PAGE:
There has been some development of numerical assessment frameworks for selecting the most suitable tailings waste management options (e.g., Kizil and Muller, 2011). Some frameworks enable details on other options such as TSF in assessments that can potentially feed into a more complex options analysis that considers environmental and social values.
Comparisons of disposal options require a supporting framework that acknowledges/assesses constraints, impacts, and risks across terrestrial and oceanic boundaries and which go some way to applying ecosystem values to these systems. Here, an outline framework for considering disposal options has been developed, highlighting the complexity that exists at the site level and the need to incorporate social and environmental linkages (Figure 2). Such a framework may help resolve conflicting views on how the receiving environment is valued. It has been developed as a decision tree approach to risk assessment (e.g., ANZECC/ARMCANZ, 2000; Reichelt-Brushett, 2012), and incorporates social values that are informed by stakeholder engagement activities identifying risk assessment tools and approaches for deep-sea mining and STD/DSTD (e.g., Reichelt-Brushett et al., 2016). Consider for example, what may be deemed “acceptable” in terms of the movement and distribution of tailings in a terrestrial setting as compared to an oceanic setting.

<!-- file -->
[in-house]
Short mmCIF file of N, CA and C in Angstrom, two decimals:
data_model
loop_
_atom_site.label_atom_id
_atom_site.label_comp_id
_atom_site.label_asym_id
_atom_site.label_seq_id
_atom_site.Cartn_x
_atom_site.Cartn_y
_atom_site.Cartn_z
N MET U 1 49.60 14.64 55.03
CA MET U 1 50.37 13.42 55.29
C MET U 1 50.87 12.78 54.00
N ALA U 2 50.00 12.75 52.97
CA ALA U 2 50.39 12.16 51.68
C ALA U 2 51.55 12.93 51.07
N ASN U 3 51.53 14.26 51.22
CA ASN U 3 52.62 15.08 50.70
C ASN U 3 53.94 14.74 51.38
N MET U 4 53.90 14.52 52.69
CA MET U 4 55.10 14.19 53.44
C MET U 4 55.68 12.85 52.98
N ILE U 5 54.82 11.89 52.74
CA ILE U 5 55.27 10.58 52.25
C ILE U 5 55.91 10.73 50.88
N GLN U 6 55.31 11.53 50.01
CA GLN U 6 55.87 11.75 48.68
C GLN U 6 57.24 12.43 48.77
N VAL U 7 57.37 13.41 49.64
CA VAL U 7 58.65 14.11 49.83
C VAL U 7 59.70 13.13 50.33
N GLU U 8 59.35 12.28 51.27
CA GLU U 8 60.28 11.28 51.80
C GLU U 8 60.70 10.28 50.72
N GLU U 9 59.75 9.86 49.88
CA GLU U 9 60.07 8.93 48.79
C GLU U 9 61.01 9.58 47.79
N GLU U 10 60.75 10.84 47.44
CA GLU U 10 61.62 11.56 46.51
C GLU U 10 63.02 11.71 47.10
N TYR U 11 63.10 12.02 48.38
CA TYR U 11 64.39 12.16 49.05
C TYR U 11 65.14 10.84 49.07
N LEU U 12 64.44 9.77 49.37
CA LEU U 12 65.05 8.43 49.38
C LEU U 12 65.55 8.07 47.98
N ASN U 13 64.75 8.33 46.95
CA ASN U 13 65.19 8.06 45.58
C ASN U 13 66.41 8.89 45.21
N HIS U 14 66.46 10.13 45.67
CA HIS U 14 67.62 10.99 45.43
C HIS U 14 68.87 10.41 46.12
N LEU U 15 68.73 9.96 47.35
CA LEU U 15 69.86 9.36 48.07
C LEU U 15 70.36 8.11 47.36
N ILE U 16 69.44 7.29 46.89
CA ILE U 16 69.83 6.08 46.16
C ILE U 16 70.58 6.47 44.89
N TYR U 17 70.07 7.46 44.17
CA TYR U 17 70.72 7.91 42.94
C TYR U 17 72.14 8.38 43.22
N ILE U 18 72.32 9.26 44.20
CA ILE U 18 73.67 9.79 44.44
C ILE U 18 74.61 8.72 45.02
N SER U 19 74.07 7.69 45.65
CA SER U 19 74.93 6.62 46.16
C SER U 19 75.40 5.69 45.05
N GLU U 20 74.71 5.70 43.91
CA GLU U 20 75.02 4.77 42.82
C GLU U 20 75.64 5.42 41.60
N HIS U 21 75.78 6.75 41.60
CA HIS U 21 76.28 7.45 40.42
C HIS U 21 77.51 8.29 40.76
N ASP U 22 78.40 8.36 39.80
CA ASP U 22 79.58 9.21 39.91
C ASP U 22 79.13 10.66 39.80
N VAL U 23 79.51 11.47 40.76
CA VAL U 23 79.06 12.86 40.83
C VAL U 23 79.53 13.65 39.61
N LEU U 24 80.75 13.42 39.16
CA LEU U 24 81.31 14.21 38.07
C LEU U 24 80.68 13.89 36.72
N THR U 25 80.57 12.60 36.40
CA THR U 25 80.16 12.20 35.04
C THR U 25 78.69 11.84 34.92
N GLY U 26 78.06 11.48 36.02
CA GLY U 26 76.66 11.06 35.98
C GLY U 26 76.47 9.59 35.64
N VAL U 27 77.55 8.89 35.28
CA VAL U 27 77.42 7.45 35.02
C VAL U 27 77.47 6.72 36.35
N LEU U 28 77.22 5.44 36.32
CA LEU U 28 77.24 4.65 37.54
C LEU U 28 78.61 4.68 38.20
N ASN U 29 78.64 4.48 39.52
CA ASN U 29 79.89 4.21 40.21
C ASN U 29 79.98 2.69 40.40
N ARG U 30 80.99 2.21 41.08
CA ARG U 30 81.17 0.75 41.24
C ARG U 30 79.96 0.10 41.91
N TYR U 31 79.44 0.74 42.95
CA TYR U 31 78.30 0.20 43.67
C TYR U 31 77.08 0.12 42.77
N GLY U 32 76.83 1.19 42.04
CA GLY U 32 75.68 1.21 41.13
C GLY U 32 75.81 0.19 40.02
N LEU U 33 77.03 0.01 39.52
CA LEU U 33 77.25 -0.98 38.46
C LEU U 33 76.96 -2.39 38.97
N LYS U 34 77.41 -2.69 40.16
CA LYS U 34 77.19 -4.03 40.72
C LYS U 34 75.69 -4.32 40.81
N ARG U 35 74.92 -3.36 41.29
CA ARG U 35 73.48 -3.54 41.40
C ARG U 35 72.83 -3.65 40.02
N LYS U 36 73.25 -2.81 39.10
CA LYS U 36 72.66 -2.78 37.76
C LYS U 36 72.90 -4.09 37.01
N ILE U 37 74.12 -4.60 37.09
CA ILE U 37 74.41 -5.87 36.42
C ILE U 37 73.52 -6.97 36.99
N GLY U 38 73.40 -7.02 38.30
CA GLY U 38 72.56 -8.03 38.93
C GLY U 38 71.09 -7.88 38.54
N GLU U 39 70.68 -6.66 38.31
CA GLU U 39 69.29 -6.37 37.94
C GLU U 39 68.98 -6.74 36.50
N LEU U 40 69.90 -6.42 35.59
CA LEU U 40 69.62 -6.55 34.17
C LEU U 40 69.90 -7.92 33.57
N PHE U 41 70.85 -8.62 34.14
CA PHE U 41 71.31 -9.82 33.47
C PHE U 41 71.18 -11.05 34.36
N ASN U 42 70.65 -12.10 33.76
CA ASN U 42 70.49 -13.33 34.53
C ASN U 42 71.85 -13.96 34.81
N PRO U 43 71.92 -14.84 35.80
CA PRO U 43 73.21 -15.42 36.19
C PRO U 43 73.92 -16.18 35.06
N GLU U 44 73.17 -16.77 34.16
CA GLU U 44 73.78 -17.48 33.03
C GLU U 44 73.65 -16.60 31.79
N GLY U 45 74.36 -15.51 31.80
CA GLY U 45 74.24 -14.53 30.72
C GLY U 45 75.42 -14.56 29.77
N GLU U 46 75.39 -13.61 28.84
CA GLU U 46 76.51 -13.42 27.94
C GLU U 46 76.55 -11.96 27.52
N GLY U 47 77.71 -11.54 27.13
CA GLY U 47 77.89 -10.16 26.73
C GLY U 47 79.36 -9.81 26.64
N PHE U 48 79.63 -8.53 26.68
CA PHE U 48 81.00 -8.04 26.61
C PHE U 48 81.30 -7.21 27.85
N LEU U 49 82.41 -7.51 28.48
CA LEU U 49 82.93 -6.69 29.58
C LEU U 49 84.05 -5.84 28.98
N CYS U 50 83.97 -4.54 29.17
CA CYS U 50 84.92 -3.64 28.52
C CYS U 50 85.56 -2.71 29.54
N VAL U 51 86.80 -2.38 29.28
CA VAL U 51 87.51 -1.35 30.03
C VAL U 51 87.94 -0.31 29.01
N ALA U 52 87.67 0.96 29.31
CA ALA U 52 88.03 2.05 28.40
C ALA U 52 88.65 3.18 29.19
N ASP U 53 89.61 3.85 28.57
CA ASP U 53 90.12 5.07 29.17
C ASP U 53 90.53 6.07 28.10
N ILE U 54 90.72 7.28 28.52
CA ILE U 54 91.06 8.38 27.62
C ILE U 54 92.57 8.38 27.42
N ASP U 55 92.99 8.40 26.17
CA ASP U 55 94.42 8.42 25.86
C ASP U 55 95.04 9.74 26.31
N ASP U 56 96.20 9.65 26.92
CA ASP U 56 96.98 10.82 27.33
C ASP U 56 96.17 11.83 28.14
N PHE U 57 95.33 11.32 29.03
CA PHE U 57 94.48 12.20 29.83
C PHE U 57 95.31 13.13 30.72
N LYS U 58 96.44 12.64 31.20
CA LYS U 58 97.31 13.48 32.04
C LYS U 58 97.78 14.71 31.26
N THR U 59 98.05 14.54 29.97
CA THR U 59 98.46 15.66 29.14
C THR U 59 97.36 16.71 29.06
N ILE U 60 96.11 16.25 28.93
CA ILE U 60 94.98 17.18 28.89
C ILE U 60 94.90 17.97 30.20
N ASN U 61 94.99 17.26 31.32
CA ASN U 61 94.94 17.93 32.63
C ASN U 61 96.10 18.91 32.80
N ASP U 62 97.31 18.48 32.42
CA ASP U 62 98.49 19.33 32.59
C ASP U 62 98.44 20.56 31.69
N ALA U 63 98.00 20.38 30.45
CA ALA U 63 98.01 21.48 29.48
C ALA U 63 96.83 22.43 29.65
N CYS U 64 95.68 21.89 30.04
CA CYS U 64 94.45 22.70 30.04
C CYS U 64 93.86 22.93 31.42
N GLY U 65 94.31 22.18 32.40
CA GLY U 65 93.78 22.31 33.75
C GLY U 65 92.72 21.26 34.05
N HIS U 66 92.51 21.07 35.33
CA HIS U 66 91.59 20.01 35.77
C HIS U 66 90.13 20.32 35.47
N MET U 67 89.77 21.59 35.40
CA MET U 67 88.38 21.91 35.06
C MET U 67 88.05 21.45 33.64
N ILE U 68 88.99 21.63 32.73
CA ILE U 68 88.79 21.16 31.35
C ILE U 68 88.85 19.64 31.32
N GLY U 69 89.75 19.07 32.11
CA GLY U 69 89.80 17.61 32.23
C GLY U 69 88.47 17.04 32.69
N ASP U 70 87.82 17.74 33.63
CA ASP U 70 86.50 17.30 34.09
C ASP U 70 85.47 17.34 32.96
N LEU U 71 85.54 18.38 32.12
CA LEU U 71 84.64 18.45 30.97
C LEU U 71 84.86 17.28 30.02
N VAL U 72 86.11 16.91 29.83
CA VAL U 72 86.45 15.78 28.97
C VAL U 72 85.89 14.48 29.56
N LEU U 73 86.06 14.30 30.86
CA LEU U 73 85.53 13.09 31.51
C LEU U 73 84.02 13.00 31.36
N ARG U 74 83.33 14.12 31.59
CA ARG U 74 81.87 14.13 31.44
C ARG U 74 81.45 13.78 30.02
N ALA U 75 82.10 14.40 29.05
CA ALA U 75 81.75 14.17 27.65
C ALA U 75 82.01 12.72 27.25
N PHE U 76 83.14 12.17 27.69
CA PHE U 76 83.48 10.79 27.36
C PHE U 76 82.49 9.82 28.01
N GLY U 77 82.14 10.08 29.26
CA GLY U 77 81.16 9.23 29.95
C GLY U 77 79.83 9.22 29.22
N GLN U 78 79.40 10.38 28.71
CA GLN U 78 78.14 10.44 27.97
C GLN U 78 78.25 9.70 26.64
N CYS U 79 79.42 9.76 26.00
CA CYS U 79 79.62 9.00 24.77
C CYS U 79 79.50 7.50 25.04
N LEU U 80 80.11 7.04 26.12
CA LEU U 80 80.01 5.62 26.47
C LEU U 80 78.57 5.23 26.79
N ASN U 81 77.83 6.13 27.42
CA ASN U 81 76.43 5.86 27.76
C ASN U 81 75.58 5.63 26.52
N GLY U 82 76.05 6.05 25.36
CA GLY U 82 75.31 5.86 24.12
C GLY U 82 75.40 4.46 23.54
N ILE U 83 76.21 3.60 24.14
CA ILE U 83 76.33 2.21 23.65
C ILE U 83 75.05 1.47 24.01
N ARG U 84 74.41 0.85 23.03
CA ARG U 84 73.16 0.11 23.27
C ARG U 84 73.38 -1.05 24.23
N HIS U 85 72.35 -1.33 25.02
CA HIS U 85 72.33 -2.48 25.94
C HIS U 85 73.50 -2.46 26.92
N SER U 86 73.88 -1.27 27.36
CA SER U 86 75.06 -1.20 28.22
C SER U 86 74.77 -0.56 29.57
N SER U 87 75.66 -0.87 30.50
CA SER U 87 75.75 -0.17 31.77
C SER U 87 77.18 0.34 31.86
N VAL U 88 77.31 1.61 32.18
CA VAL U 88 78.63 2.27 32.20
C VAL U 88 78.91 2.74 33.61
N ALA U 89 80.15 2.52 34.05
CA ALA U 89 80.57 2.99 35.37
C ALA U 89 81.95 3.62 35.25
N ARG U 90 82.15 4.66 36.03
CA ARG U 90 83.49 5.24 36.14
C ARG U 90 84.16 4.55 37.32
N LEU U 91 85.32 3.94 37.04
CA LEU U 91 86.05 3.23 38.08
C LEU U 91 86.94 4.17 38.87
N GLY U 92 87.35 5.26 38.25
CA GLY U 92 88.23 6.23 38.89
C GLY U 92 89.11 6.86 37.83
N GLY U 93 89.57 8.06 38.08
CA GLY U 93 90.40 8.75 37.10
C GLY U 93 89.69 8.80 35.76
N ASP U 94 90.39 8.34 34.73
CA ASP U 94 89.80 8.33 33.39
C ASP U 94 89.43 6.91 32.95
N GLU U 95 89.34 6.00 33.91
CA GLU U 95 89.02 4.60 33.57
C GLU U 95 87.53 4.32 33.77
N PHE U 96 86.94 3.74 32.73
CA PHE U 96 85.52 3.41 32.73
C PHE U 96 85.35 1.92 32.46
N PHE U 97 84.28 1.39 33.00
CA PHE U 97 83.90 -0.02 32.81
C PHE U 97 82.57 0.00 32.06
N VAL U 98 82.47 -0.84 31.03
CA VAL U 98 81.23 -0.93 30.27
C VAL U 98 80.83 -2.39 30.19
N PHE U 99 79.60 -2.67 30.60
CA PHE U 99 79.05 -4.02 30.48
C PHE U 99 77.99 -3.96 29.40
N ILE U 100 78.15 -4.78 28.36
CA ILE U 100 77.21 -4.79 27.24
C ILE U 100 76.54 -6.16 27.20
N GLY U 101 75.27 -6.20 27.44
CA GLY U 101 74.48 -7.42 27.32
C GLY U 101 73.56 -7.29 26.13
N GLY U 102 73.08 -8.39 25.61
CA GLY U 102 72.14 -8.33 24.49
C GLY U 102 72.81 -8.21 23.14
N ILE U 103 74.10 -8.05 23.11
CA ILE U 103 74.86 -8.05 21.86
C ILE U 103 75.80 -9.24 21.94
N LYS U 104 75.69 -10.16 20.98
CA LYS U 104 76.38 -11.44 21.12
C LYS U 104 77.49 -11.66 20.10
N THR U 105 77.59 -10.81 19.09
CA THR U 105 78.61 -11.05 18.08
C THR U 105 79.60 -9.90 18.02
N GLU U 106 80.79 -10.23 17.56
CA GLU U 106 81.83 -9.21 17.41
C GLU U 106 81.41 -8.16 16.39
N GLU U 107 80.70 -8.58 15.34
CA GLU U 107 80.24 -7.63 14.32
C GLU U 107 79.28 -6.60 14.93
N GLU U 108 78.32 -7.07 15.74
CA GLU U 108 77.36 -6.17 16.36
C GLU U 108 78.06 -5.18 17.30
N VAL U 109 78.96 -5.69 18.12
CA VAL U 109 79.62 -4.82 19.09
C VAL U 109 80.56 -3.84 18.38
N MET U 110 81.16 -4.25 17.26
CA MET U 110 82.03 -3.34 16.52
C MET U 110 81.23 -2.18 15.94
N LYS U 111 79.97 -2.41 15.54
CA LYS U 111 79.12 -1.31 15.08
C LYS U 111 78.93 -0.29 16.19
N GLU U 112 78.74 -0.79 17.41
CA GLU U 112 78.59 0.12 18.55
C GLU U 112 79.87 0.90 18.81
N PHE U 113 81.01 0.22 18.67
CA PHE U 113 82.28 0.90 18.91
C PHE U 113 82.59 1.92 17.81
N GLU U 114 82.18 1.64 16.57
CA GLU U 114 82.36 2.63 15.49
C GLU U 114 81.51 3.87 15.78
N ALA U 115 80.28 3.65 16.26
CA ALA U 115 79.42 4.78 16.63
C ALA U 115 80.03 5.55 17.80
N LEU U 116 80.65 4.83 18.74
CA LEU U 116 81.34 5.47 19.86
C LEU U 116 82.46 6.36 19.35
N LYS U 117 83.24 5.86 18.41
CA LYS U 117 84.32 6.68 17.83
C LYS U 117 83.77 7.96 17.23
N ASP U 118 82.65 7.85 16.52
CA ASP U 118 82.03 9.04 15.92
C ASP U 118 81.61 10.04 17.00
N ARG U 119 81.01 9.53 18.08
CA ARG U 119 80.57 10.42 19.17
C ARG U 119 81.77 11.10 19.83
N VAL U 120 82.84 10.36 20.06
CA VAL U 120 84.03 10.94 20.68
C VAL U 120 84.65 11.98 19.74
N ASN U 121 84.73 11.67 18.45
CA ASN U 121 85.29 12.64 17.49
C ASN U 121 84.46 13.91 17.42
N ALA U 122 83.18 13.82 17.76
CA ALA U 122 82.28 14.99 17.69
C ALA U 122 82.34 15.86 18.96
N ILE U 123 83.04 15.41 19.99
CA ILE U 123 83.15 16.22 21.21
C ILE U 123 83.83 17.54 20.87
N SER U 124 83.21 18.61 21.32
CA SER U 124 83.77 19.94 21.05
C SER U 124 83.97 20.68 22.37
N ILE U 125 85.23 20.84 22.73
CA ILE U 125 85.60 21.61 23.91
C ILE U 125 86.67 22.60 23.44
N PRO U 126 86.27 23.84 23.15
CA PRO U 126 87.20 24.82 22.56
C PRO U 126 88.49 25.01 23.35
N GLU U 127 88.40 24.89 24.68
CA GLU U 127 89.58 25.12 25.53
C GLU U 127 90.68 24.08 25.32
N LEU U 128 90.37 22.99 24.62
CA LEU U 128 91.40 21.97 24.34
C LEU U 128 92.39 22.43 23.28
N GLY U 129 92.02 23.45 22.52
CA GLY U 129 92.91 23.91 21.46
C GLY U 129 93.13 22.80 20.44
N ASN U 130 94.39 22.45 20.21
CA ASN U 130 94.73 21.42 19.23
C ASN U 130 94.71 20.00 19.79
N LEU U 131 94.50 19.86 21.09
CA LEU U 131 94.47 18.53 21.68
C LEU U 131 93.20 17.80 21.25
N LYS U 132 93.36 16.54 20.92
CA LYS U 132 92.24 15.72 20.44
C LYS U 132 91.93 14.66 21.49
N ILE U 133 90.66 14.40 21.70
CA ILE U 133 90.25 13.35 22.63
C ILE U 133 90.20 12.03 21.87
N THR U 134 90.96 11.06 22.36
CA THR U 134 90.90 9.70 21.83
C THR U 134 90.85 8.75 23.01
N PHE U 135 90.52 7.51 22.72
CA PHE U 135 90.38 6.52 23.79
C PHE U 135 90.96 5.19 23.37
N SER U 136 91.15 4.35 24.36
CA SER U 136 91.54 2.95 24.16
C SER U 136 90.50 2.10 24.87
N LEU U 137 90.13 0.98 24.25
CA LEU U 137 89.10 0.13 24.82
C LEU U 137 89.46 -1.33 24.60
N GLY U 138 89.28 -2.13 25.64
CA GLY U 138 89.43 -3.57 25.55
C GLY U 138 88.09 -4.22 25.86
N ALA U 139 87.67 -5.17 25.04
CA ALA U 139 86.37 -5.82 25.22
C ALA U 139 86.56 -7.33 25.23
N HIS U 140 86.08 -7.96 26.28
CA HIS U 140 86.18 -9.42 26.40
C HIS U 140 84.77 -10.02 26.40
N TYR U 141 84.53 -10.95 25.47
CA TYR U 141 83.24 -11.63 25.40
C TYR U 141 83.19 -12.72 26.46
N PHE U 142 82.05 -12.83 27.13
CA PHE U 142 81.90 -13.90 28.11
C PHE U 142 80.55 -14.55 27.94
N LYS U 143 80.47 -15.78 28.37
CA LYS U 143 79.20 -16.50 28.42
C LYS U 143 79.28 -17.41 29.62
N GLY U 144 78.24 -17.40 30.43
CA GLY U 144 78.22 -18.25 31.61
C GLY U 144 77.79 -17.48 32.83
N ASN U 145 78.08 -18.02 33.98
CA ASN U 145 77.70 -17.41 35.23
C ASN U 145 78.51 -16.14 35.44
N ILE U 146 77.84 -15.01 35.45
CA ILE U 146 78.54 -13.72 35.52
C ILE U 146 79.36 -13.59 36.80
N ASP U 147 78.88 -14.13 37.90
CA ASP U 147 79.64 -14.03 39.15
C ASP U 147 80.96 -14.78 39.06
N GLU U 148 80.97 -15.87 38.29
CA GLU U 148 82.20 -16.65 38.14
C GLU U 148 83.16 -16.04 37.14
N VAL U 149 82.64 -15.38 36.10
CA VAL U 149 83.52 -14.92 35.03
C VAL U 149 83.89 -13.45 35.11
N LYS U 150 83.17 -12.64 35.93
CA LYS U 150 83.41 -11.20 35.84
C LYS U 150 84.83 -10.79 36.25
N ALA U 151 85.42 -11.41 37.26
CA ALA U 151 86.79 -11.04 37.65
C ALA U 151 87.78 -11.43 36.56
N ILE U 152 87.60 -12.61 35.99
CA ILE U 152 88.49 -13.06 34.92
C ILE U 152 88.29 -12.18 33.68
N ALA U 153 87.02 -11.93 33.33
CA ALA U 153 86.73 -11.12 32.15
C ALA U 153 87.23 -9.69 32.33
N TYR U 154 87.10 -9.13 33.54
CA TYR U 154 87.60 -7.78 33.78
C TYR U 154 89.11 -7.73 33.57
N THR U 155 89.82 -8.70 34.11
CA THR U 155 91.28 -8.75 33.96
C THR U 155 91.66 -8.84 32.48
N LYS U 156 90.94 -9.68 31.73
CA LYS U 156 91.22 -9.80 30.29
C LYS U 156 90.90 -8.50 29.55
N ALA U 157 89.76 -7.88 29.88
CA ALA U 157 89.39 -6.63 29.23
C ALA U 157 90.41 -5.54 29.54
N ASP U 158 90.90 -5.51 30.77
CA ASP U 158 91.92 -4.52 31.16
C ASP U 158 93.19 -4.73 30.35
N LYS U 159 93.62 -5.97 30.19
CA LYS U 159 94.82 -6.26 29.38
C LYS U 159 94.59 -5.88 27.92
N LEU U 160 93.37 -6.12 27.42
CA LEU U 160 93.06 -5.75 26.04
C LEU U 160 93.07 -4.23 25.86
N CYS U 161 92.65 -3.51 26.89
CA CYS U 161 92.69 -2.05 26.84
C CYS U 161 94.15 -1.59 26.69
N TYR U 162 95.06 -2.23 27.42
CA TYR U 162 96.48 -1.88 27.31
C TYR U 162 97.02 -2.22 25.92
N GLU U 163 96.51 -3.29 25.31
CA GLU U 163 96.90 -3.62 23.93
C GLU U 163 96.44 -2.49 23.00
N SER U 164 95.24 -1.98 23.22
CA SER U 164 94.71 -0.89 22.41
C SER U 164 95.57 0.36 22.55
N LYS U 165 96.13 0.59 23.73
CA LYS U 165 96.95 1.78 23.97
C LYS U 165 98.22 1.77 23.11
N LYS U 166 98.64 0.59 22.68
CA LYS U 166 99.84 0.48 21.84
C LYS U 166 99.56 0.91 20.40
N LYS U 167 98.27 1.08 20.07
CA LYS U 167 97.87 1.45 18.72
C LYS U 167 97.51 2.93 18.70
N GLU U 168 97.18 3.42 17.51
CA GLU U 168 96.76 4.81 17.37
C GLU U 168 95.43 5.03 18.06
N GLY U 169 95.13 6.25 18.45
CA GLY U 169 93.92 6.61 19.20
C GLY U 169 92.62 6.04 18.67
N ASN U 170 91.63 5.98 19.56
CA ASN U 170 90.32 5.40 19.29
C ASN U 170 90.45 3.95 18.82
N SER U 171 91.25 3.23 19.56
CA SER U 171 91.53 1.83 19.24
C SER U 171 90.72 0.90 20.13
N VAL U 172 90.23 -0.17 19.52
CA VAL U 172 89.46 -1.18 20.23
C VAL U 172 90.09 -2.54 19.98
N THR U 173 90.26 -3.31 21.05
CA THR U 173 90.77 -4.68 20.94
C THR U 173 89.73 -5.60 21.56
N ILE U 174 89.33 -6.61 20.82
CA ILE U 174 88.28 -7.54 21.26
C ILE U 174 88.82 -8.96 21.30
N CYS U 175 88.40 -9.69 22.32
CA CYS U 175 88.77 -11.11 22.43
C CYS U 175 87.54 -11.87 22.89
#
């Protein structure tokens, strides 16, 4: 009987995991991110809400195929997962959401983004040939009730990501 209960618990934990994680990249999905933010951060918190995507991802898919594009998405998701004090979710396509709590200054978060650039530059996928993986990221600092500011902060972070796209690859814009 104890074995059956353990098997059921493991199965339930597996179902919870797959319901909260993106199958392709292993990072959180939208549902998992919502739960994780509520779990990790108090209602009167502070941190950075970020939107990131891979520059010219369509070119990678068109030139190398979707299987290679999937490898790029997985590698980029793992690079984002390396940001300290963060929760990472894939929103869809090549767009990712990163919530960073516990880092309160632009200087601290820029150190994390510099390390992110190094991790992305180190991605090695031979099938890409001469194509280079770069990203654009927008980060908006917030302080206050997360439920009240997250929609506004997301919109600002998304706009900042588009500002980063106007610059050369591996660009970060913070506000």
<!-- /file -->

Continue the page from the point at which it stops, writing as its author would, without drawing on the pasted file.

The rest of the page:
There is increased pressure and a growing trend in leading mining companies to improve the sustainability of tailings disposal methods (ESMAP/World Bank/ICMM., 2005). The concept of mine tailings “management” is a longer-term construct that may extend for several decades after mine closure. Such a process is becoming more common practice at mine sites throughout the world and some countries require substantial bonds to be paid to ensure that longer-term management processes can be afforded in what is a relatively volatile industry. This approach is partially in response to abandoned mine sites and processing operations that have resulted in serious health risks to communities and are requiring multimillion dollar clean-up operations with complex liabilities (e.g., Barth and McNichols, 1994; Hanrahan et al., 2016).